In this type of scam, the suspect uses social media, a dating website or a messaging app to find potential victims and gather their personal information. The suspect initiates a conversation that leads to a request to share nude or sexually explicit photos or video (the suspect might also participate, and often asks for the victim’s face to be visible). The suspect saves any images that the victim shares and then threatens to send the images to the victim’s family, friends and other contacts unless the victim pays the suspect money.

A similar scam - usually a hoax - involves an email from someone claiming to have accessed your computer remotely and captured nude images of you while you were visiting a pornographic website. The suspect might even include a password or other personal information of yours (likely from an old data breach) to convince you the threat is real. The suspect threatens to share the alleged images with others if you do not pay.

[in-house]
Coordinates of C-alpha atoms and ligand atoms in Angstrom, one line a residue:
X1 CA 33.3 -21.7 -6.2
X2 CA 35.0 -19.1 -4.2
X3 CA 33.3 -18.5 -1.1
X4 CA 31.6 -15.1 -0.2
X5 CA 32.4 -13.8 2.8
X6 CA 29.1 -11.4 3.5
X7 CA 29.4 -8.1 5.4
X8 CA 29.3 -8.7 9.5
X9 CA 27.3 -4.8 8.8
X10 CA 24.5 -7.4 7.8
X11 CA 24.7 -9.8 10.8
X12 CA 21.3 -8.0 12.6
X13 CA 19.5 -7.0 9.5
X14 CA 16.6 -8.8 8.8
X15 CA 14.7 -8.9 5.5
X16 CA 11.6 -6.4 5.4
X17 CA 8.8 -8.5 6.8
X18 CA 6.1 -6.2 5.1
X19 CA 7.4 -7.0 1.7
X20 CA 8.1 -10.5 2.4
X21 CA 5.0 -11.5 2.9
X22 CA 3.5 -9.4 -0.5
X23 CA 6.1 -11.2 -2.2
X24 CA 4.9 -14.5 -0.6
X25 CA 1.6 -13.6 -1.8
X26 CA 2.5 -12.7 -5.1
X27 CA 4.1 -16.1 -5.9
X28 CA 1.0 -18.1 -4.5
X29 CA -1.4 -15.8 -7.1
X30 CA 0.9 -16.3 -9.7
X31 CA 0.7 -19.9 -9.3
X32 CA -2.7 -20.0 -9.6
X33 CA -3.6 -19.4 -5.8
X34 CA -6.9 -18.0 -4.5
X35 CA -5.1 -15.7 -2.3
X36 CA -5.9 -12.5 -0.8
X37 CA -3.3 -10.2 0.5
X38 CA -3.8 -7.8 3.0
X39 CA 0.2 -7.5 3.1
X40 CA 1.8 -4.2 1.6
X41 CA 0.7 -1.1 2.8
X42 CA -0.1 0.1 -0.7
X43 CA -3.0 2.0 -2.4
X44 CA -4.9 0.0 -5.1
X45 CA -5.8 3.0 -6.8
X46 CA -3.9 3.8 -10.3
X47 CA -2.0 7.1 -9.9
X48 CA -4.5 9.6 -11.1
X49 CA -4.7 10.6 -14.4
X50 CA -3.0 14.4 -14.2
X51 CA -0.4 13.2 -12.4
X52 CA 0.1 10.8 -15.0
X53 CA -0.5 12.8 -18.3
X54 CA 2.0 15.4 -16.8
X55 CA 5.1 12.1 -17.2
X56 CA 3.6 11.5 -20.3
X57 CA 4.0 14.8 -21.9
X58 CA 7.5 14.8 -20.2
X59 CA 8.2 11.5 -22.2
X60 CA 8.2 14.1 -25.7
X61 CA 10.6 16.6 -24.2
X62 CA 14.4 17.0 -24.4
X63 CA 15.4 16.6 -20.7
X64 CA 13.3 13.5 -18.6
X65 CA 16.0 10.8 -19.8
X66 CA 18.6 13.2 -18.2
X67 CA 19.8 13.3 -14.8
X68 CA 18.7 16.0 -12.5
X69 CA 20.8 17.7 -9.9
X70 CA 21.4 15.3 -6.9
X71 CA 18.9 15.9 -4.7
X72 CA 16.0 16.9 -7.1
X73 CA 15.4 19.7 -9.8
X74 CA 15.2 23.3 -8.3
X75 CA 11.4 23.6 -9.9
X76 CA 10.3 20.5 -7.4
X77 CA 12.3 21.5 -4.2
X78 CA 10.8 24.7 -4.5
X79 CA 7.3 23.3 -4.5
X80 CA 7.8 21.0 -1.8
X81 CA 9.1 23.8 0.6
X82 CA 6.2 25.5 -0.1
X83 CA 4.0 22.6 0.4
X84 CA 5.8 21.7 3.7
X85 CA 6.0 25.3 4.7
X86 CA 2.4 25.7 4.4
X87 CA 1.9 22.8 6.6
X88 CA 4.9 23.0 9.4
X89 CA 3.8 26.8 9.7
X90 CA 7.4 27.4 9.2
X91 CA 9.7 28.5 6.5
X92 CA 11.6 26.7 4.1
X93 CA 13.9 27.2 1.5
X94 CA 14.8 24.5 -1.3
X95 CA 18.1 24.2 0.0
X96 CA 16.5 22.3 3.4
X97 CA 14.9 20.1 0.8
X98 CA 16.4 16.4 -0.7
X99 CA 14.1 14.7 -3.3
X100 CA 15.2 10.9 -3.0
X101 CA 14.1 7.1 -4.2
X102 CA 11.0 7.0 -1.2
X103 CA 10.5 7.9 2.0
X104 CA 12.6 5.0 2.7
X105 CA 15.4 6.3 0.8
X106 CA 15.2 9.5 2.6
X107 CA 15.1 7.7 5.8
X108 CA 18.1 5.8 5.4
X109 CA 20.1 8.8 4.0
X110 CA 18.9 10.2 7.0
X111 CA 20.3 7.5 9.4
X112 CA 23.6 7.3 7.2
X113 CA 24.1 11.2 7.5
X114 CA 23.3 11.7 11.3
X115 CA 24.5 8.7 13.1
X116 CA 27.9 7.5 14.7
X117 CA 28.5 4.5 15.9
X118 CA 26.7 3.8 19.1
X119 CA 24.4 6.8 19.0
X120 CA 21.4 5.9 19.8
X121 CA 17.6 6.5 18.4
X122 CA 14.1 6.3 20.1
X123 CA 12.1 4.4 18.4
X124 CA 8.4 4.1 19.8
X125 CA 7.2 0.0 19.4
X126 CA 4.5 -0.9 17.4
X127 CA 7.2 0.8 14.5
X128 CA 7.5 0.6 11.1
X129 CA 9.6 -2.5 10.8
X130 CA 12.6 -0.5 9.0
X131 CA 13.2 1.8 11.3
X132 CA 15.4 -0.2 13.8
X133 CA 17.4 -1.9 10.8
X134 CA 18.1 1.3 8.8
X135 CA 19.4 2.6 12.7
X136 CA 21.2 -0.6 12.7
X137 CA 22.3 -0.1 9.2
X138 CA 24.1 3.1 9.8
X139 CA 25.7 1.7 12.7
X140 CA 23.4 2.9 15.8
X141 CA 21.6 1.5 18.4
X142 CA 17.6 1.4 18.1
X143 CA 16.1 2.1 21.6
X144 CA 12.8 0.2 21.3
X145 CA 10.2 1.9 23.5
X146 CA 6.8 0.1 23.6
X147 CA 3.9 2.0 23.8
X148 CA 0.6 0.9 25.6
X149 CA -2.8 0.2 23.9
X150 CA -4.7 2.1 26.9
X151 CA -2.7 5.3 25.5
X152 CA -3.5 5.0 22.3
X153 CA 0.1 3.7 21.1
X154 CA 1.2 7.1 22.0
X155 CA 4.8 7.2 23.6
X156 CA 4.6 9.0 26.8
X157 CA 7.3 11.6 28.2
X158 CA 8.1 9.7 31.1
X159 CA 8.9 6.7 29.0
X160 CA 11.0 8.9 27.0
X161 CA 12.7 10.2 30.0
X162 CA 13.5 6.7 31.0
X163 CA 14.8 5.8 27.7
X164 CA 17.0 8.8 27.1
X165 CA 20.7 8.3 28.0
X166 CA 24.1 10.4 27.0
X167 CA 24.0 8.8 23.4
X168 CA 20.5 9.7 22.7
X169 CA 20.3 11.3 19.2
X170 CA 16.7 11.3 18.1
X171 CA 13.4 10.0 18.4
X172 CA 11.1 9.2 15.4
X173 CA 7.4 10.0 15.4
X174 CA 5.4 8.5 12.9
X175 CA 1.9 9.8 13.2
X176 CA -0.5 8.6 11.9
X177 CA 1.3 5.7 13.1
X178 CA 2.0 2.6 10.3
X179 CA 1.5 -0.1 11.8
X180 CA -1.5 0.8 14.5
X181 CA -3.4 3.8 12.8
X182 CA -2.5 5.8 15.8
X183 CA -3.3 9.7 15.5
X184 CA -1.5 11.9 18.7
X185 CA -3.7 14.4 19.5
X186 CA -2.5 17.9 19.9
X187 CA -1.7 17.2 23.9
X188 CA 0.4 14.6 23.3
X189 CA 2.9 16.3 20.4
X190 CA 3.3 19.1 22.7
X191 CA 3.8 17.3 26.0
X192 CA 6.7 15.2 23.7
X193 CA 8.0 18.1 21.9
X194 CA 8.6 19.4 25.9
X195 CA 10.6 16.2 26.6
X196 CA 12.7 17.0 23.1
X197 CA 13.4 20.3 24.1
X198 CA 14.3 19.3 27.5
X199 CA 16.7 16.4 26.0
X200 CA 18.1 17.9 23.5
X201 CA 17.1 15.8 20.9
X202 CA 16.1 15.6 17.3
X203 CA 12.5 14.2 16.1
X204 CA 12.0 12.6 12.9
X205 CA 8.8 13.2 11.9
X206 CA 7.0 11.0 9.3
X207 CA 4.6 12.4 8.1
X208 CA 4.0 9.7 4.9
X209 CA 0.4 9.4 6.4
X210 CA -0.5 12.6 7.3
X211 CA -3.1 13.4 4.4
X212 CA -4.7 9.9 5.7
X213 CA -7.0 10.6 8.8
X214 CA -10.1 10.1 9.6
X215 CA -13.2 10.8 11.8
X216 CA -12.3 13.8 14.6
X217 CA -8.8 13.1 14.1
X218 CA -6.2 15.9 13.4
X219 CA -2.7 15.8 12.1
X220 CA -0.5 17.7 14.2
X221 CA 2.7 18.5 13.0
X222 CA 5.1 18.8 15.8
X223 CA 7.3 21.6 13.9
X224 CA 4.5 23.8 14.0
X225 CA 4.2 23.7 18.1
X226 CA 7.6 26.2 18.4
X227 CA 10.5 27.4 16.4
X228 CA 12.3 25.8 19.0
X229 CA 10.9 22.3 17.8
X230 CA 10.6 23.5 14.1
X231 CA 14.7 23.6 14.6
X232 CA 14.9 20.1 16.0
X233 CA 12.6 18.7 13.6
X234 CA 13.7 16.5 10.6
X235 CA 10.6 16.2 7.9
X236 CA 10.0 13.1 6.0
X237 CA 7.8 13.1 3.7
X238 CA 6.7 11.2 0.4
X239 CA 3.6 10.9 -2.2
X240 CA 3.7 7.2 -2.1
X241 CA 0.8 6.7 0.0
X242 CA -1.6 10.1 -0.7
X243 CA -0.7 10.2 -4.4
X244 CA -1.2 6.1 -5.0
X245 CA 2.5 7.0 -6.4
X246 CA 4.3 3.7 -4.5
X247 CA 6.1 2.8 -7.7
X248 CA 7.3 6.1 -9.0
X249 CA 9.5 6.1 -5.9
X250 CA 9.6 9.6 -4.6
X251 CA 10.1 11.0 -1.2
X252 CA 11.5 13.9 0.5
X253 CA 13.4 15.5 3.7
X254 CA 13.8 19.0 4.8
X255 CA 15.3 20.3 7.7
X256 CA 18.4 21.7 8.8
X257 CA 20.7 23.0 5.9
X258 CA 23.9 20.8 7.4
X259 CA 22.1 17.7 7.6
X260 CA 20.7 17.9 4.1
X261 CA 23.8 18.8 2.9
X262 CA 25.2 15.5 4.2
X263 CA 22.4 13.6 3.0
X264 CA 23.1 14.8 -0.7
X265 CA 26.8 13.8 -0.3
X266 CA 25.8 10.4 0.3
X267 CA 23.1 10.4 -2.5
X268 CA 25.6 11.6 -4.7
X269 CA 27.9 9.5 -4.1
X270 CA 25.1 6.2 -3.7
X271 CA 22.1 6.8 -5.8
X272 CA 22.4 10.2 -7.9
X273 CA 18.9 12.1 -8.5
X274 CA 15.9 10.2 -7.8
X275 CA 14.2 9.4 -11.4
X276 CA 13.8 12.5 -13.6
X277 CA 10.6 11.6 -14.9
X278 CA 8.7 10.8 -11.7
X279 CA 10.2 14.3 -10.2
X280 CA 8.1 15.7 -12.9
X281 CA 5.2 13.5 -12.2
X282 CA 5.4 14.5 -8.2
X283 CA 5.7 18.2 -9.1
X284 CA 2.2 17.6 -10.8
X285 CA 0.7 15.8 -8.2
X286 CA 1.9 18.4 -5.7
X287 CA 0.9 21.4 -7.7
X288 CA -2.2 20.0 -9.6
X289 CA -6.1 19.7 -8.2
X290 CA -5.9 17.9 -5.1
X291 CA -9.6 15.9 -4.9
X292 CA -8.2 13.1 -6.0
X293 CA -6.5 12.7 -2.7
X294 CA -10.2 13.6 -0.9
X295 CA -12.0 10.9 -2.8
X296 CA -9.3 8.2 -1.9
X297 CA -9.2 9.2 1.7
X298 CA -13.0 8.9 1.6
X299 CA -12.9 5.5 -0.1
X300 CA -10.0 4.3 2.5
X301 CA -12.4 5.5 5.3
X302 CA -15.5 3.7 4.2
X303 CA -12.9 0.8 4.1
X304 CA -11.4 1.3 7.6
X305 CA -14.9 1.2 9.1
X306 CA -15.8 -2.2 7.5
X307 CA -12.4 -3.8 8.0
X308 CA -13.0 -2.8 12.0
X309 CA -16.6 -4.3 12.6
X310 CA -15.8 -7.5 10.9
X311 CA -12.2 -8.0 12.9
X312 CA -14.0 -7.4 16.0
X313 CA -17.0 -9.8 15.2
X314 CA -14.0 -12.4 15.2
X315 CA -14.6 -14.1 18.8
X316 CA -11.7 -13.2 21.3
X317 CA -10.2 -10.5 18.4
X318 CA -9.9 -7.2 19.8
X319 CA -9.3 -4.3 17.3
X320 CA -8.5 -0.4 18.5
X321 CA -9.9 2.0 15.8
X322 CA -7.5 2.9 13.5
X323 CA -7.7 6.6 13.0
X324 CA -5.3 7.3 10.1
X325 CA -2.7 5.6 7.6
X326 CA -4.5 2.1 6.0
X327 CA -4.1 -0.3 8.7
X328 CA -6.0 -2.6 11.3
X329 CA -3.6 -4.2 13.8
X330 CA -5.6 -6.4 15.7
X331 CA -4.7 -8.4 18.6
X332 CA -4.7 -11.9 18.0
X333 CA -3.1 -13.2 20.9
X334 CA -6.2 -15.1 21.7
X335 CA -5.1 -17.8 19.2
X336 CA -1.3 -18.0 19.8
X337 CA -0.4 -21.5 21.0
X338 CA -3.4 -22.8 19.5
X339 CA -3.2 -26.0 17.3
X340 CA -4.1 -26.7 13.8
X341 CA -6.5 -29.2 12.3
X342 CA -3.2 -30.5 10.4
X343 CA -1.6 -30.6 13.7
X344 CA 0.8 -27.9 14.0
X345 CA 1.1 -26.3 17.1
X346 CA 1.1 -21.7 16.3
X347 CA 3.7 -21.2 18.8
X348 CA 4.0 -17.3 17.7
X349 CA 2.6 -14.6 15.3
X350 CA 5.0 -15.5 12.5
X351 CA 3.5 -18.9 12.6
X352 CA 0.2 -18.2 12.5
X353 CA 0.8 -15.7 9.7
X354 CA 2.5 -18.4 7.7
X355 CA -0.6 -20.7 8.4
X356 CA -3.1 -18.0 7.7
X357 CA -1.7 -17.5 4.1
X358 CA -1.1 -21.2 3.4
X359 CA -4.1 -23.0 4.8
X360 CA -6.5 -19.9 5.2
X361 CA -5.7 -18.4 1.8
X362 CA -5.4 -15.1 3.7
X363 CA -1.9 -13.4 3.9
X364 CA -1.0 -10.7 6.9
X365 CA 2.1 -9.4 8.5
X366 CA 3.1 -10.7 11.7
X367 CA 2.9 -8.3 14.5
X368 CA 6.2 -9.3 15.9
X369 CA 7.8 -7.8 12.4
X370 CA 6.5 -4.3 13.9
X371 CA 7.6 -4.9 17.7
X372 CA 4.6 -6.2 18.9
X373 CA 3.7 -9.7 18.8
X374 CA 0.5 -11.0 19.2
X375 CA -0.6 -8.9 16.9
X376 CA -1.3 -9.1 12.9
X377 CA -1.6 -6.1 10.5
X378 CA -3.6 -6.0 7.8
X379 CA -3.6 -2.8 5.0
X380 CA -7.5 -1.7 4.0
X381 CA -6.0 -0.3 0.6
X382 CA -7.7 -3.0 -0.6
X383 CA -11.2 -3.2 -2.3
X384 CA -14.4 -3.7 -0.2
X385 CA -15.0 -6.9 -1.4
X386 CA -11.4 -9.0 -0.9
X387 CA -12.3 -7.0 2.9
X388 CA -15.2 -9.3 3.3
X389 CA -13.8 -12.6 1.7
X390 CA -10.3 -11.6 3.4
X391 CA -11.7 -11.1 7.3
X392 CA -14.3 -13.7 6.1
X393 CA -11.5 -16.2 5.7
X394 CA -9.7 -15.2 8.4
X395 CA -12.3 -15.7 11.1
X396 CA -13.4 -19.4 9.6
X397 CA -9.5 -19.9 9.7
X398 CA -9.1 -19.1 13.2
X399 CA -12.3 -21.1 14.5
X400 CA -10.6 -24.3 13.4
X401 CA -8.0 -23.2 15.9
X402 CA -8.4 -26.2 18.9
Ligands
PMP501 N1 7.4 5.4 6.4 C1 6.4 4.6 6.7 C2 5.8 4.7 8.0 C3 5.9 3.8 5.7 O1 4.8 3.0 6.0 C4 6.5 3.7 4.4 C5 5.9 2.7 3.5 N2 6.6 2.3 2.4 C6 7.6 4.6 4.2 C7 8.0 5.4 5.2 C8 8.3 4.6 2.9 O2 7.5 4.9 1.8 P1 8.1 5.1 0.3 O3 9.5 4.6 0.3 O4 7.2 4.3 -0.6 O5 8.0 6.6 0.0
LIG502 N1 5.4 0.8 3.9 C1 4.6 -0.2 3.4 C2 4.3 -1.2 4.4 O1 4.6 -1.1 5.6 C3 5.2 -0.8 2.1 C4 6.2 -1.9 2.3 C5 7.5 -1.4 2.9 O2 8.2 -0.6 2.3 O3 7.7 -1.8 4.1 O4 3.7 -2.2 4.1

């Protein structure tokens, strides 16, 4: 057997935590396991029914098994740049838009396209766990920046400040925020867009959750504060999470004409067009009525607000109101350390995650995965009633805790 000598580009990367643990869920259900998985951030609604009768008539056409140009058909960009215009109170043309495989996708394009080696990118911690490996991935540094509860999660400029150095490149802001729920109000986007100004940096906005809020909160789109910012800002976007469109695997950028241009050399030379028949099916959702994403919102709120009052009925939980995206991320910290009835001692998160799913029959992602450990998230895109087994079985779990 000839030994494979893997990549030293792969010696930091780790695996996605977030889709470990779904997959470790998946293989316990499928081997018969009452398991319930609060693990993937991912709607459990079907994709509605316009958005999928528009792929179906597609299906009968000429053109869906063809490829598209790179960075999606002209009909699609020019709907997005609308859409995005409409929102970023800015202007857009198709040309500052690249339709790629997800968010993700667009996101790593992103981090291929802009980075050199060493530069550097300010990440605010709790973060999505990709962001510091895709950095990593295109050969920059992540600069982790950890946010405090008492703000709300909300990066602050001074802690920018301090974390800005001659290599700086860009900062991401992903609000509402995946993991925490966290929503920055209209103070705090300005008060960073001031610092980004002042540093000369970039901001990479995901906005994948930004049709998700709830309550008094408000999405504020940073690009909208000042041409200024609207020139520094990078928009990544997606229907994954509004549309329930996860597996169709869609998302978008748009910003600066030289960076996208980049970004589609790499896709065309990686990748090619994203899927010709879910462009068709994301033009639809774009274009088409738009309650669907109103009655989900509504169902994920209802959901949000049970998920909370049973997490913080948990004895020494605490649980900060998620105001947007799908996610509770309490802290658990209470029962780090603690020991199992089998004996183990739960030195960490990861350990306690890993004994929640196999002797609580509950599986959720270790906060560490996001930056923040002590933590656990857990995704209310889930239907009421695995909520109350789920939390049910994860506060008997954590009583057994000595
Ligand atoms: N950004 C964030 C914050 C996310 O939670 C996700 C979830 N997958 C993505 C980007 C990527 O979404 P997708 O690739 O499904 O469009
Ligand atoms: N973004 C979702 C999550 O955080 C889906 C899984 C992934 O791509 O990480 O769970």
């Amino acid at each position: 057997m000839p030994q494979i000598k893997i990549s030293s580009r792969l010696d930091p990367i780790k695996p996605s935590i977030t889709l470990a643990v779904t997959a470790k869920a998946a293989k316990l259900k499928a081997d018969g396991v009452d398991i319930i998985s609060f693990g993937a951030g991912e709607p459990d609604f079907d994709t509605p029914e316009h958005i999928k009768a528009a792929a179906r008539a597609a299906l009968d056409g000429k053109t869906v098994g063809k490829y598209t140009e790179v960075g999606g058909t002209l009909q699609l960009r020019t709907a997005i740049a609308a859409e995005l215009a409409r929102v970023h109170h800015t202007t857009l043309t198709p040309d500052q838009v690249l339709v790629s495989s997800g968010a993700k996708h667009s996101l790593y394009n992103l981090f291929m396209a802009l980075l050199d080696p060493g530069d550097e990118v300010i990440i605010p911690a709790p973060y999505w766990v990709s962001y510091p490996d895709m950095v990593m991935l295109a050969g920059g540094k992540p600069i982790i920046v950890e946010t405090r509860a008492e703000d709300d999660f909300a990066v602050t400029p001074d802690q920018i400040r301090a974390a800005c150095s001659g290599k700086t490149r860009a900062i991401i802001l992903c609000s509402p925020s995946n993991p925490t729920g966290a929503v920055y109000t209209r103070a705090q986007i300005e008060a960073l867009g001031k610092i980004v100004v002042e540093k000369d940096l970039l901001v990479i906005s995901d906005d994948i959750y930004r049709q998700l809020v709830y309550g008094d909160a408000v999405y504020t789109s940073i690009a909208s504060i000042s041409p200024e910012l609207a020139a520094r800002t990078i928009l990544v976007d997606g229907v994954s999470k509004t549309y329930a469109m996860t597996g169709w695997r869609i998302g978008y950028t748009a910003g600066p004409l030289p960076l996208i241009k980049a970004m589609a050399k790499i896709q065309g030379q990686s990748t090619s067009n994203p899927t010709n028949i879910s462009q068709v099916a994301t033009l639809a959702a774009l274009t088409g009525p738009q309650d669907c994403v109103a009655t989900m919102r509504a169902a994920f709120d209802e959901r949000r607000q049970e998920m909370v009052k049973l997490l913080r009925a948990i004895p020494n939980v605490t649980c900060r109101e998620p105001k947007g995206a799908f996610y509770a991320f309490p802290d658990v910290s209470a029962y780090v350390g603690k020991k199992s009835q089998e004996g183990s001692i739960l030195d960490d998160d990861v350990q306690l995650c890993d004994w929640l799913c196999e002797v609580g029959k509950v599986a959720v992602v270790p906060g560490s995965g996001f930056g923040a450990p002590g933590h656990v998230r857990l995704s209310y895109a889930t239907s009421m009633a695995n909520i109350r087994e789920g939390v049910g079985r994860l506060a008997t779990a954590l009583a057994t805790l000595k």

If any nude images of you are posted, try to delete them or contact the site where they are posted to have them removed. You could also create a search engine alert to scan for any posted images so you can try to have them deleted. Due to the immediate stress and anxiety this situation is likely to cause, please consider reaching out to a confidential resource for support and help in considering your options:

PATH to Care Center
     https://care.berkeley.edu/
     (510) 643-2005 for urgent support or (510) 642-1988 for routine appointments
     Confidential support and assistance for those impacted by sexual violence and harassment

Advice on avoiding & handling scams

  • Be cautious when presented with offers that seem too good to be true. Recognize that scammers often try to cause their victims to feel anxiety, excitement and/or a sense of urgency to prevent them from thinking clearly.